What's more interesting is the watching Hawks develop the culture of what would become his signature world of professionals facing death on a daily basis. In the air, these young men have become battle-hardened killers. On the ground, they are raucous, hard drinking, scrappy. When only half the squadron returns from a mission, they don't mourn. They sing. "A toast to the men who have died before us and a toast to the next man to die." In fact, in the vernacular, they don't die. They have "gone west."
While some of the ground drama has the stiffness of early sound movies, Hawks creates energy within the frame and even manages to track some of the characters with small but effective movement (no small feat when the camera is locked in a giant soundproof box). But his aerial footage is amazing, equal to the big-budget spectacle of the Oscar-winning "Wings" or Howard Hughes' "Hell's Angels," with thrilling shots in the air, amazing crash footage, and superb miniatures for the bombing runs. And Hawks reminds us that war is brutal. When German ace flyer Von Richter (the film's fictional stand-in for Von Richtoffen, the Red Baron, branded with a skull and crossbones on his plane) taunts the Americans by dropping to boots of a pilot shot down over enemy lines, Barthelmess and his best pal, Douglas Fairbanks, Jr., declare a two-man war on the enemy field.
Because nothing proves yourself in Hawks' world than teaming up for a suicide mission.
"This Land Is Mine" (Warner Archive) - Made in 1943, Jean Renoir's second American film directly takes on the Nazi occupation of his native France with a drama set in an unnamed backlot European country town designed as an almost idealized old world version of a Paris village. He's working again with Dudley Nichols, who had written for Ford and Hawks and wrote Renoir's first American film, "Swamp Water," and he has a superb cast toplined by Charles Laughton, Maureen O'Hara, and George Sanders. Laughton is a timid schoolteacher, a coward and a mother's boy who is considered a joke by his students (it's both humiliating and heartbreaking when he collapses into terrified sobs in a bomb shelter), who finds himself in the unexpected position of becoming a symbol of resistance, if he can only summon the courage. It's really quite beautiful, and Renoir and Laughton give the scenes in the classroom an offhanded humor that becomes bittersweet by the end.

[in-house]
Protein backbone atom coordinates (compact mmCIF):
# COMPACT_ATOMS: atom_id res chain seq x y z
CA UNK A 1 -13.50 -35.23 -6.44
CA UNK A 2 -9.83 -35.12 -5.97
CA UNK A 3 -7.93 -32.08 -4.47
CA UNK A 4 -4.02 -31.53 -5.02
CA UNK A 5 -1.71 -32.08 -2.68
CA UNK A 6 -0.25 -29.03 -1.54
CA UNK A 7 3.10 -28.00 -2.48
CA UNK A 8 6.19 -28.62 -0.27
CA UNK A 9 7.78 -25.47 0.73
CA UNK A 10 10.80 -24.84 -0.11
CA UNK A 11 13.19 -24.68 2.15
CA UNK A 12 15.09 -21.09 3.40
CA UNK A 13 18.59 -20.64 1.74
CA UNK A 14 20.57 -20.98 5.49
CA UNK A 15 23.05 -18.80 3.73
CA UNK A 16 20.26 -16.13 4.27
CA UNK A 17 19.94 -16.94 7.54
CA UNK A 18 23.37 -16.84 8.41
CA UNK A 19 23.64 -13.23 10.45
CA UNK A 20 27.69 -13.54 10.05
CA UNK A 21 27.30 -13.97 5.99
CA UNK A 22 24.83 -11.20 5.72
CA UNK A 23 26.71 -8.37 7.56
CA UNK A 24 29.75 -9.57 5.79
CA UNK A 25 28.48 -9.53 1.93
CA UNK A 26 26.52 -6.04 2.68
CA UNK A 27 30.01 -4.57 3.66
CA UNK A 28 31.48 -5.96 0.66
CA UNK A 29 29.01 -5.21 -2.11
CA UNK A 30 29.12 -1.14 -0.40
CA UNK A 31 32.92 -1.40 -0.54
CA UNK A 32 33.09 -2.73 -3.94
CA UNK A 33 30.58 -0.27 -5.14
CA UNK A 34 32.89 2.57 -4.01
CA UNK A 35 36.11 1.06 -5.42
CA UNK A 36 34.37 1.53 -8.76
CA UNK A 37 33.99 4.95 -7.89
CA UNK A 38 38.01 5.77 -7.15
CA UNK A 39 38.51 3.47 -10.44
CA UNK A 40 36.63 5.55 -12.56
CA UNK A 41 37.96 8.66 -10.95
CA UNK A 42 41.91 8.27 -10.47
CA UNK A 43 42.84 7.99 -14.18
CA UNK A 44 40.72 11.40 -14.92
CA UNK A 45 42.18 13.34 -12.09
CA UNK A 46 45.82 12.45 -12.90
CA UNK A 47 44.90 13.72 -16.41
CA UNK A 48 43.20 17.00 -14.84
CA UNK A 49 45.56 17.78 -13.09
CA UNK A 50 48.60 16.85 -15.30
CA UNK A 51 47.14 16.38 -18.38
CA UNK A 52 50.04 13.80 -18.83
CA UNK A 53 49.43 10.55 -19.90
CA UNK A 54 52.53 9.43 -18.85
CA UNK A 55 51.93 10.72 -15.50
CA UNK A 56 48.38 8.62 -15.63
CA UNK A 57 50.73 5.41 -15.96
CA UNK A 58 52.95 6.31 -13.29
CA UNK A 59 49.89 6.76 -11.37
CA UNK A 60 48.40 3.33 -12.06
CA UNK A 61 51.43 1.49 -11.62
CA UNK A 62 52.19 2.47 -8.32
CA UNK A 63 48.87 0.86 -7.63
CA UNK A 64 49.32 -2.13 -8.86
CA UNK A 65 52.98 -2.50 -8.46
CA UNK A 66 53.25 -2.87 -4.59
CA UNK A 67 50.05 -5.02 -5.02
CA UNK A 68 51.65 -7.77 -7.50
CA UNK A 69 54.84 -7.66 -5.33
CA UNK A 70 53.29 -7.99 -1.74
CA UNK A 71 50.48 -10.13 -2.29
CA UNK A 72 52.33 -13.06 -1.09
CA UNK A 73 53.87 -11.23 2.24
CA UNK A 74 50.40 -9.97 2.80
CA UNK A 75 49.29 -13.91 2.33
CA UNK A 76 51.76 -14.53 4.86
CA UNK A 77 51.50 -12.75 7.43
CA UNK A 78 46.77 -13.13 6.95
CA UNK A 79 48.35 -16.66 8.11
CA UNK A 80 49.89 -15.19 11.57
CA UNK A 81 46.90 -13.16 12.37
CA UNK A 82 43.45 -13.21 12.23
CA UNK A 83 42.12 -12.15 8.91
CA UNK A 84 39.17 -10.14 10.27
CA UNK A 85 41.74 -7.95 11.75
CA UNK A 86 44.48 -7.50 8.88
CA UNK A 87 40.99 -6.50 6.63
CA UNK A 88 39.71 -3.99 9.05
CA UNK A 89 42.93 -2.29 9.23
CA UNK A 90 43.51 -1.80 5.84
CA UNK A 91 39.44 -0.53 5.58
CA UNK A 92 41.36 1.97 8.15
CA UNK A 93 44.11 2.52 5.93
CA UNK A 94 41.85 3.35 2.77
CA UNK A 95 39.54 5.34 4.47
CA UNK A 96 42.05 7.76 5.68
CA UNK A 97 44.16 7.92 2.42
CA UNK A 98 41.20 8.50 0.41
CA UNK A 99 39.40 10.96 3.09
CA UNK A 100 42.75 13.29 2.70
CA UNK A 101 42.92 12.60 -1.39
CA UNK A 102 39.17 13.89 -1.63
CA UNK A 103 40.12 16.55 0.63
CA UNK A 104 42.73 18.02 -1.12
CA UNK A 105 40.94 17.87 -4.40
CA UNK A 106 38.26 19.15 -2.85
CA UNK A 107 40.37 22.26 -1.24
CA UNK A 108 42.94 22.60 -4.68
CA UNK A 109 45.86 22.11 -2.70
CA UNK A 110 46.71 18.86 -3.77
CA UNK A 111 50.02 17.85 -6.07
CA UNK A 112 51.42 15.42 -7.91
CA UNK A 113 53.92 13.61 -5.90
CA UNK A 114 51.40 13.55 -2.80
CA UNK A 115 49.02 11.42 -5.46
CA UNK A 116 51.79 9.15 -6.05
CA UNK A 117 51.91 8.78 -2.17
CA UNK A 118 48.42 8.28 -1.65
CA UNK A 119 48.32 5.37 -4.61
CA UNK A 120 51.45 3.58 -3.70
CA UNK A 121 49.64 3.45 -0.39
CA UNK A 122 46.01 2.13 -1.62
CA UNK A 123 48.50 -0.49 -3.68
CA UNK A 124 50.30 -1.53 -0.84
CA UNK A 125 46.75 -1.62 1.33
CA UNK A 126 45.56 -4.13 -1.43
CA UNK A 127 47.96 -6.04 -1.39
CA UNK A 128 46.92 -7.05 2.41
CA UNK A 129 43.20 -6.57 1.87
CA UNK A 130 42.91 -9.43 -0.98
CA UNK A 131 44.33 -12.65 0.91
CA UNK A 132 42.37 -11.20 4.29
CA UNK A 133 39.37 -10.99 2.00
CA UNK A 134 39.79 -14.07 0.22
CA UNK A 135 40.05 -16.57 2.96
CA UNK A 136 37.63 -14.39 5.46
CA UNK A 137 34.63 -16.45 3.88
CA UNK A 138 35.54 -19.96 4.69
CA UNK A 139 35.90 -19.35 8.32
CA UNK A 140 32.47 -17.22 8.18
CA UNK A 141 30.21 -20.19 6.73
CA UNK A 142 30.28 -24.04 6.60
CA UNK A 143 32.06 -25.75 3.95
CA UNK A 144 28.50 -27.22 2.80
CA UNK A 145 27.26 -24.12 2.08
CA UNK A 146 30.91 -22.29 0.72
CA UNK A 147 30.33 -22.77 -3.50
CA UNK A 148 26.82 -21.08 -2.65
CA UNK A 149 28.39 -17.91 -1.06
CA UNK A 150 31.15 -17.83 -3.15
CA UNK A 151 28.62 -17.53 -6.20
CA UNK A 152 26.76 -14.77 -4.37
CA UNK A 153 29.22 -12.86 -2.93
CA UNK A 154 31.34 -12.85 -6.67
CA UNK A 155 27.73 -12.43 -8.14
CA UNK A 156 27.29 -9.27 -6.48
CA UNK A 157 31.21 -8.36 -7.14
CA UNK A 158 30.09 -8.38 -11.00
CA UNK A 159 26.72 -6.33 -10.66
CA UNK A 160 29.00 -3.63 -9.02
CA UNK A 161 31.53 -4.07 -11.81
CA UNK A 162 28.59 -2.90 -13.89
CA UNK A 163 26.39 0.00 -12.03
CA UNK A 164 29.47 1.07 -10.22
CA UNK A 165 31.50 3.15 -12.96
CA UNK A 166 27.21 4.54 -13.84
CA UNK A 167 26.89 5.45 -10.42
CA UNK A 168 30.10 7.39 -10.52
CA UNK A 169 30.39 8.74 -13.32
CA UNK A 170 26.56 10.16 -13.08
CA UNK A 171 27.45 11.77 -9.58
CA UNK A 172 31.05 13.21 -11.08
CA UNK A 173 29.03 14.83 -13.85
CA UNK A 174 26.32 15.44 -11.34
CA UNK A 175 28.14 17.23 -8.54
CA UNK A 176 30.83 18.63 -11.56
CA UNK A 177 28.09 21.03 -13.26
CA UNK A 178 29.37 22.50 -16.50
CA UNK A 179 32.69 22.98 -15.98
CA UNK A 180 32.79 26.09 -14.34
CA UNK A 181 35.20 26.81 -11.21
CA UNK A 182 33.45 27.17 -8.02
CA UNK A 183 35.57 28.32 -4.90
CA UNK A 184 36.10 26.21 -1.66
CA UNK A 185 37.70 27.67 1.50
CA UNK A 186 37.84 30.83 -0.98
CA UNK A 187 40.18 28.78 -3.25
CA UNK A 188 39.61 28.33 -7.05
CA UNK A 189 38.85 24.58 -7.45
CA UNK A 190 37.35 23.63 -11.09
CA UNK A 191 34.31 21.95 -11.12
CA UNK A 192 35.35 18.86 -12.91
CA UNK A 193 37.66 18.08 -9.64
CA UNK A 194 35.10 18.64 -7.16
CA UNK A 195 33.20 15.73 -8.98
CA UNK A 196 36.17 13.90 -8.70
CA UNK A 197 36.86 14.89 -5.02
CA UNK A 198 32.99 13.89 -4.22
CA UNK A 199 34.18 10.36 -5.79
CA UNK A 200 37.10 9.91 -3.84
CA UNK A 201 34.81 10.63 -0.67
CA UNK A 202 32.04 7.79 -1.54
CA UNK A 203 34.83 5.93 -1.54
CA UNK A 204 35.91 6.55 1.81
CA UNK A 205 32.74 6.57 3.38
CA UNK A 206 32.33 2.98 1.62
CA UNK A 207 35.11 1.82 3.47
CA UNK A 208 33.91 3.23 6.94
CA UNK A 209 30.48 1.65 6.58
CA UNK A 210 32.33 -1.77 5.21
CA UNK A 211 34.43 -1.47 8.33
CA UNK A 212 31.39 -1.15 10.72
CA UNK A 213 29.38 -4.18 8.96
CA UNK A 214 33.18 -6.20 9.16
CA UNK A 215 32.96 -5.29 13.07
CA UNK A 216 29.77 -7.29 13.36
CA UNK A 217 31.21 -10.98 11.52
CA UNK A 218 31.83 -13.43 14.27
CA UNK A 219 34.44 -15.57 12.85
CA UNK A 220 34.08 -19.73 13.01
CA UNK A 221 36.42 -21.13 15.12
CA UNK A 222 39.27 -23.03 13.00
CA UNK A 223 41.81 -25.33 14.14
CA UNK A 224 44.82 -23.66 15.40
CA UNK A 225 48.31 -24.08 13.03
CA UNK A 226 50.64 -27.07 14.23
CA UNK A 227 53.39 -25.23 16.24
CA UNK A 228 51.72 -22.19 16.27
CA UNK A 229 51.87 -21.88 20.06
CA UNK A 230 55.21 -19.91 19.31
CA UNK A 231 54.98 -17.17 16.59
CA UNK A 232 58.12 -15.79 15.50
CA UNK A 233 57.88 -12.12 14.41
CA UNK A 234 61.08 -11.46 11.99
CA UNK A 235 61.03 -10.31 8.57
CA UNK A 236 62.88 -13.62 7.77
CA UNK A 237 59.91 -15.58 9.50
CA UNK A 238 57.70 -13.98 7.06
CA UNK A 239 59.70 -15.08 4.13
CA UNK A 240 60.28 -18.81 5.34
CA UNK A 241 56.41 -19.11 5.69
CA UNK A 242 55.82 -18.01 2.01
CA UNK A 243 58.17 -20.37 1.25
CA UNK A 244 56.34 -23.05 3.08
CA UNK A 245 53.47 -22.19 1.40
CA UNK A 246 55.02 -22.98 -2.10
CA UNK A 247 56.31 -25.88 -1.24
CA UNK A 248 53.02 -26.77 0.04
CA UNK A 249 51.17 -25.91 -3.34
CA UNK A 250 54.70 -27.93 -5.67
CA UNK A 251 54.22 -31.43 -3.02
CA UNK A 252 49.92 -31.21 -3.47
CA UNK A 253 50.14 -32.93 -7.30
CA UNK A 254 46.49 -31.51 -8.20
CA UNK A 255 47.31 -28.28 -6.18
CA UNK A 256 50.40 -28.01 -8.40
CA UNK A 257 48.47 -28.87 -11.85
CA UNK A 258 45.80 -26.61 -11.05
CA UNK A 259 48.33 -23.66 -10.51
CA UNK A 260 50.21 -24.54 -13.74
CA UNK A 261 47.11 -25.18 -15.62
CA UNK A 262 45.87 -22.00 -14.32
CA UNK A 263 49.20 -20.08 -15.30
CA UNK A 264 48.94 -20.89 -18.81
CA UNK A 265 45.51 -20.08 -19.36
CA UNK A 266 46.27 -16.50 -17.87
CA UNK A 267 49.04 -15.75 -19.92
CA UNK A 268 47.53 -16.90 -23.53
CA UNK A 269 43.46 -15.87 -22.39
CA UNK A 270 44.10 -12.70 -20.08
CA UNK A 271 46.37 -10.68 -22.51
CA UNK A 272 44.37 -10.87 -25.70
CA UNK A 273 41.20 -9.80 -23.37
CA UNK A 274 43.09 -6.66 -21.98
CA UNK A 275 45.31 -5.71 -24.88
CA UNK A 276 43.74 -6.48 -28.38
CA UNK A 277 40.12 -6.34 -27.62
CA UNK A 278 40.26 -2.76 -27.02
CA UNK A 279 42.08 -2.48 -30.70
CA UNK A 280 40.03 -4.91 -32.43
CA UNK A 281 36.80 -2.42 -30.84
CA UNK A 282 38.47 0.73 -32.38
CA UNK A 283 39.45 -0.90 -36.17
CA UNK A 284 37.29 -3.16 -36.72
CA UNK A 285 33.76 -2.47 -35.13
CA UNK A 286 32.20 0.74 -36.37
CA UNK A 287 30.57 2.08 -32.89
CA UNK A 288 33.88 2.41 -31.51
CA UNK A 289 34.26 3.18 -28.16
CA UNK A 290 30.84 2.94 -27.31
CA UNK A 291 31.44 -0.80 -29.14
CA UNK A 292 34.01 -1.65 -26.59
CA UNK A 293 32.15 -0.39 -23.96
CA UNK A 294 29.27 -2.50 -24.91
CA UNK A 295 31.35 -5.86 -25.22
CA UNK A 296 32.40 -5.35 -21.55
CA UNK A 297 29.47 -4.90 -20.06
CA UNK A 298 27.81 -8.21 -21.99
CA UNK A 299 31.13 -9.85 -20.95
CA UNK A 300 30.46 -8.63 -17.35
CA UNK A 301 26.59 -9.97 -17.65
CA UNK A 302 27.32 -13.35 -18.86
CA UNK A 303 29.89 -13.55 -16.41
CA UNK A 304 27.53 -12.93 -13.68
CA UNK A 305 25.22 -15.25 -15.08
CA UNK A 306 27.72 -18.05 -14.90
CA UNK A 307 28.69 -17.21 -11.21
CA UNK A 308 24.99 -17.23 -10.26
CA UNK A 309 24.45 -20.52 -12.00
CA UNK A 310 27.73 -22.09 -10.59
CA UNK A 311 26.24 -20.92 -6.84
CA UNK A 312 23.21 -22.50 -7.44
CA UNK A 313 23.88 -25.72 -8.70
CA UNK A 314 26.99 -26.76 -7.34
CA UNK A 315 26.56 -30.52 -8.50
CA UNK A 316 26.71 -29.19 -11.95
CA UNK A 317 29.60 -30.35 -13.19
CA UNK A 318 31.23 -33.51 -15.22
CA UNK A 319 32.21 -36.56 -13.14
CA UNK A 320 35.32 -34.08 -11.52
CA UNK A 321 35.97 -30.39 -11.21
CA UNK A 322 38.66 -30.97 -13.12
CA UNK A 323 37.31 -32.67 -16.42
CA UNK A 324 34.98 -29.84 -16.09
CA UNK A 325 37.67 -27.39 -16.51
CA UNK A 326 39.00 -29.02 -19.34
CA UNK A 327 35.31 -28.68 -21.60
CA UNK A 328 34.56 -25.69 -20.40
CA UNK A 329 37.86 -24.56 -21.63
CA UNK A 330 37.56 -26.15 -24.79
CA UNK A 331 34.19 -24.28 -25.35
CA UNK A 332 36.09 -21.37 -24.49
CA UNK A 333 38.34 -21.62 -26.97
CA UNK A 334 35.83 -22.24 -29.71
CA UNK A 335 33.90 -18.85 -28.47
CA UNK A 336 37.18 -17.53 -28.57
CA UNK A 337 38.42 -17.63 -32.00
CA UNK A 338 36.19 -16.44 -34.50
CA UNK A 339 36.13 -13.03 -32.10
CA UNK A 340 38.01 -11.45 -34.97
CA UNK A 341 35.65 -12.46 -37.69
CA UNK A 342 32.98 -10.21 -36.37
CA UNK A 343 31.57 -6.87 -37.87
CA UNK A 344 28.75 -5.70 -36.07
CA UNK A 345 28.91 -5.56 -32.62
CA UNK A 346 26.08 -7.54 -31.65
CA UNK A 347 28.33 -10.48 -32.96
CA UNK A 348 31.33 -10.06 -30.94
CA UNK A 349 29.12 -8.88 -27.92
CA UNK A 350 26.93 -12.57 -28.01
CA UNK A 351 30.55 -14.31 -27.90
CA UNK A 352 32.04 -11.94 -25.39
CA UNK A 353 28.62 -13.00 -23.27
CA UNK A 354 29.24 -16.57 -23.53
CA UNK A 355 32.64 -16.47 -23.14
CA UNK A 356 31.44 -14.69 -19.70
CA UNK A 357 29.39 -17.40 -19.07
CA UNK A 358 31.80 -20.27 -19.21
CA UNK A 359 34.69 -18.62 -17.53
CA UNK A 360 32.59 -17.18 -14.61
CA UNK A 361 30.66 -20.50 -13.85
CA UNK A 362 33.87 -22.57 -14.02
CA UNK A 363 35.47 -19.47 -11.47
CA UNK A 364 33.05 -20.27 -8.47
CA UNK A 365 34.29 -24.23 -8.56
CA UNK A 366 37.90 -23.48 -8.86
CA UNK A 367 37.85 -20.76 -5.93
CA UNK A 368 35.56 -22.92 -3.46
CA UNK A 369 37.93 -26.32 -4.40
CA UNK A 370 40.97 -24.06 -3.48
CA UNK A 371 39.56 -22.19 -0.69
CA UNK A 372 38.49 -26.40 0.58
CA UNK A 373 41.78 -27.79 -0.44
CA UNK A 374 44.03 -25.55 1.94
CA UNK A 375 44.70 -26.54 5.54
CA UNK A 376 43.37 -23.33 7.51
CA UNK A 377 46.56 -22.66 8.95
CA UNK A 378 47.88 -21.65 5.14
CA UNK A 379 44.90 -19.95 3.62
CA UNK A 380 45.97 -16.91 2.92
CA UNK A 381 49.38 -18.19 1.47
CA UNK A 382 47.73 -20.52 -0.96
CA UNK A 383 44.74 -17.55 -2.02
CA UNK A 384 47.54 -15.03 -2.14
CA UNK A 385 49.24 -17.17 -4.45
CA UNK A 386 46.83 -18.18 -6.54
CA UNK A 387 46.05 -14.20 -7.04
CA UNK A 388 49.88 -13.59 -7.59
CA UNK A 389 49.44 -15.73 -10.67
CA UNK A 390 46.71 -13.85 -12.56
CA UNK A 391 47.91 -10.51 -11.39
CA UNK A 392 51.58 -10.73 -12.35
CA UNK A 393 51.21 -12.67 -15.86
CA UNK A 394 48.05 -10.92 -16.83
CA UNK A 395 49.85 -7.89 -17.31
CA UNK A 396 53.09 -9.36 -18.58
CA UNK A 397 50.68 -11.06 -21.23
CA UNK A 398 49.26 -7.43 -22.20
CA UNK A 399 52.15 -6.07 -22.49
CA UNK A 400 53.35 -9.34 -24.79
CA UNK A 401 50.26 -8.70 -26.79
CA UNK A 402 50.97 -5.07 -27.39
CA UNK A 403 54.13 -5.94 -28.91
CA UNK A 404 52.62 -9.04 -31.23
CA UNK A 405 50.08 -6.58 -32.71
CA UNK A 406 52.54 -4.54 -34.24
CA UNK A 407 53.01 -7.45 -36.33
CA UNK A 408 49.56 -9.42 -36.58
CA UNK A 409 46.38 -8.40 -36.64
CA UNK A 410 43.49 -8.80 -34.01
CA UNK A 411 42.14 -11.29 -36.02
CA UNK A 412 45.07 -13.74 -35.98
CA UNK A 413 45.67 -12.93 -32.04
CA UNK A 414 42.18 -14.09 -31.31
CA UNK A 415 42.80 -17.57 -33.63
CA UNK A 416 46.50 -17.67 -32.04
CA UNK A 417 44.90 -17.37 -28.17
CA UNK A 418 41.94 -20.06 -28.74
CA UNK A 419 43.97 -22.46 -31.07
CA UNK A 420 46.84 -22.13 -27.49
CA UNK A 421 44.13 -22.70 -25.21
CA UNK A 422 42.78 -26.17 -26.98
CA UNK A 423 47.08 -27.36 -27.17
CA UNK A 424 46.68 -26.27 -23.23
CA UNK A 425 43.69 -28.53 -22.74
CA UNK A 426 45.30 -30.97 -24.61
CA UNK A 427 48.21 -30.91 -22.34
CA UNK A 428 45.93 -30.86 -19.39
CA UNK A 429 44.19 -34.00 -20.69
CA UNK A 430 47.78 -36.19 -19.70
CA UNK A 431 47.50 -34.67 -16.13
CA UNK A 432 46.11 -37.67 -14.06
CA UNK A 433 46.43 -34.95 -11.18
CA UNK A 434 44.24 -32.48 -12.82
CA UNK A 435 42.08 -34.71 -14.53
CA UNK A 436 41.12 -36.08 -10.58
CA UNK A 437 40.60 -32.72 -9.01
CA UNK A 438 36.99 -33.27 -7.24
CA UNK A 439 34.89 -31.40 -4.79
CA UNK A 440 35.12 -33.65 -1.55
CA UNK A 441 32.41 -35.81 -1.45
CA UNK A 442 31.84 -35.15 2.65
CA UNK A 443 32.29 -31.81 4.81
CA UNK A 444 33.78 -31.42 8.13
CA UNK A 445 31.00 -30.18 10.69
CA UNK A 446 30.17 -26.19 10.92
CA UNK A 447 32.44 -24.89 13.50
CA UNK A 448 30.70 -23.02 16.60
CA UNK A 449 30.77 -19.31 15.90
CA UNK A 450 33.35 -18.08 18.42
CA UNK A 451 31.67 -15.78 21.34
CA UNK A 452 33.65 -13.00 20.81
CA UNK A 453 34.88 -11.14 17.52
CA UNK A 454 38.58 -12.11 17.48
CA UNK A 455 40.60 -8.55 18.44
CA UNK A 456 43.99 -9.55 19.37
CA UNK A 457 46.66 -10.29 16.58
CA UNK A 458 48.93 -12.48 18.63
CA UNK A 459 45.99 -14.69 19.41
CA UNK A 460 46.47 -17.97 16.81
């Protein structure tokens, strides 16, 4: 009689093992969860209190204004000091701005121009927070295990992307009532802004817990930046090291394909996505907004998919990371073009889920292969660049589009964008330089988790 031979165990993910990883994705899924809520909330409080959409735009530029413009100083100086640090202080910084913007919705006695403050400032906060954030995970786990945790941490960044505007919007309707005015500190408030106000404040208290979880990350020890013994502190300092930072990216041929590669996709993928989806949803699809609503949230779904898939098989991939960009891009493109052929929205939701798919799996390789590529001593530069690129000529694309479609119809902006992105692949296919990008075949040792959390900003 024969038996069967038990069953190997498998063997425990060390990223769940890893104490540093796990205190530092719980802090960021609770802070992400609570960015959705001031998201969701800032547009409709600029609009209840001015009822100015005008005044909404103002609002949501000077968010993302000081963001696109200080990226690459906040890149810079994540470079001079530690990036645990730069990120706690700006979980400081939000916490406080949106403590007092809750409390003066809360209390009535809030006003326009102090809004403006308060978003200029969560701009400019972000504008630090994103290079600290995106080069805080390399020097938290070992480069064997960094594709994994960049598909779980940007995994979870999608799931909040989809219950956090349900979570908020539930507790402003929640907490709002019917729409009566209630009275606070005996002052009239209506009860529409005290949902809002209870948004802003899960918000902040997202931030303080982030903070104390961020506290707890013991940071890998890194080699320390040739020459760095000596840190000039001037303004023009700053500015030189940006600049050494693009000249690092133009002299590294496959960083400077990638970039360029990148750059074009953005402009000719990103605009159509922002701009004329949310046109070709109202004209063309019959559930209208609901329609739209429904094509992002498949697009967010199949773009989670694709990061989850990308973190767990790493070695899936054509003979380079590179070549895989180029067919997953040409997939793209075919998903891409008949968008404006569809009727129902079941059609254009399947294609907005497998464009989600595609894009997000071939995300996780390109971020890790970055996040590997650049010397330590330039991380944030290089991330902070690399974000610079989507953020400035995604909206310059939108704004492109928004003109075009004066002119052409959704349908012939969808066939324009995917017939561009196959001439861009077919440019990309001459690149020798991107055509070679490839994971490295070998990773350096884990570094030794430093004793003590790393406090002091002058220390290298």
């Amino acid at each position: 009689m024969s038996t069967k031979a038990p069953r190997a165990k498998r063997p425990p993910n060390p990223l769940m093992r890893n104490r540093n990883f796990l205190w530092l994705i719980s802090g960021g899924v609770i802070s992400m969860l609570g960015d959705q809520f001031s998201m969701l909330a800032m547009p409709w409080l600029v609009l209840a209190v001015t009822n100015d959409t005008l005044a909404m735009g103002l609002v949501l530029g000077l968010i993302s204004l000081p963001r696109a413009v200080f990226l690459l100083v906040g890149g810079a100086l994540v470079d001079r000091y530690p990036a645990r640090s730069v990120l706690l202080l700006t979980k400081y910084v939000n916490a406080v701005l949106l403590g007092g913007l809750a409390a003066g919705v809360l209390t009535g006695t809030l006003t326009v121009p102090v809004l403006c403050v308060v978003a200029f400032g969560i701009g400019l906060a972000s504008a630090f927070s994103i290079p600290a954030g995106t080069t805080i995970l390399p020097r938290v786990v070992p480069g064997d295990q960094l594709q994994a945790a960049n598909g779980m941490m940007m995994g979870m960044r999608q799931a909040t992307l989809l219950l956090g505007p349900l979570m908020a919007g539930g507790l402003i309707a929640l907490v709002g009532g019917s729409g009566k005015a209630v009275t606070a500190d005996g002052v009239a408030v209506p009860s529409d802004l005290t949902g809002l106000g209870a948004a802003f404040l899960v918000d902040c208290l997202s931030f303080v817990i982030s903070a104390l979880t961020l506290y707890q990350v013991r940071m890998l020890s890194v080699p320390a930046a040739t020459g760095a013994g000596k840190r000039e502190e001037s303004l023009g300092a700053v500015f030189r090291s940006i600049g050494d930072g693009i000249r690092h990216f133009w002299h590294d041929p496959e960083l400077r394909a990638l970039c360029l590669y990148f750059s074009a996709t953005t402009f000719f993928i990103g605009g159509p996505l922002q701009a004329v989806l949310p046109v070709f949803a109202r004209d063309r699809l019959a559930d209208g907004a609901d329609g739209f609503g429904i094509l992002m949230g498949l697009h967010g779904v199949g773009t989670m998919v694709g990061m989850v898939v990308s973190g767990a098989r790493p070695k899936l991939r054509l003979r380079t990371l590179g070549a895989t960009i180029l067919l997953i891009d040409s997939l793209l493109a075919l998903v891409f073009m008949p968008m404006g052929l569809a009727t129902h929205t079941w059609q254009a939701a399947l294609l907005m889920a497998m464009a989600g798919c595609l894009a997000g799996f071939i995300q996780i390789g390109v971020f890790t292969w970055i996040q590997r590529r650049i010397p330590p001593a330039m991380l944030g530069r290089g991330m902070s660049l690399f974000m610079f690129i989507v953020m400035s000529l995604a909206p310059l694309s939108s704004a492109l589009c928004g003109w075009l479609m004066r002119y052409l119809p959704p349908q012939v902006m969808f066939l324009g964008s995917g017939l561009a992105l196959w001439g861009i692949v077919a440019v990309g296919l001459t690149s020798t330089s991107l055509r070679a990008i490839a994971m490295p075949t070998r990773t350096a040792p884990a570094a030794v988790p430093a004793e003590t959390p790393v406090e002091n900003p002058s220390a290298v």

"The Model and the Marriage Broker" (20th Century Fox Cinema Archives) is as light as the title would suggest, but George Cukor fills the 1951 romantic comedy with personality and warmth. Jeanne Crain is the model of the title, a beauty involved with a married man, and Thelma Ritter is the matchmaker who can’t help but take her on as a personal project and try and fix her up with a nice young doctor (Scott Brady). It's minor Cukor next to his great movies -- "The Philadelphia Story," "Gaslight," "Holiday," "What Price Hollywood?" and many others – but the director has a deft way with such conventional material and has fun with his oddball group of lonely hearts paired up by Ritter.
More directors, more debuts:
"The Rising of the Moon" (Warner Archive) – Irish-American director John Ford adored and even idealized Ireland and he returned to the land of "The Quiet Man" for this trilogy of lighthearted short stories. Tyrone Power introduces the film but the stars are the players of Dublin's Abbey Theatre Company.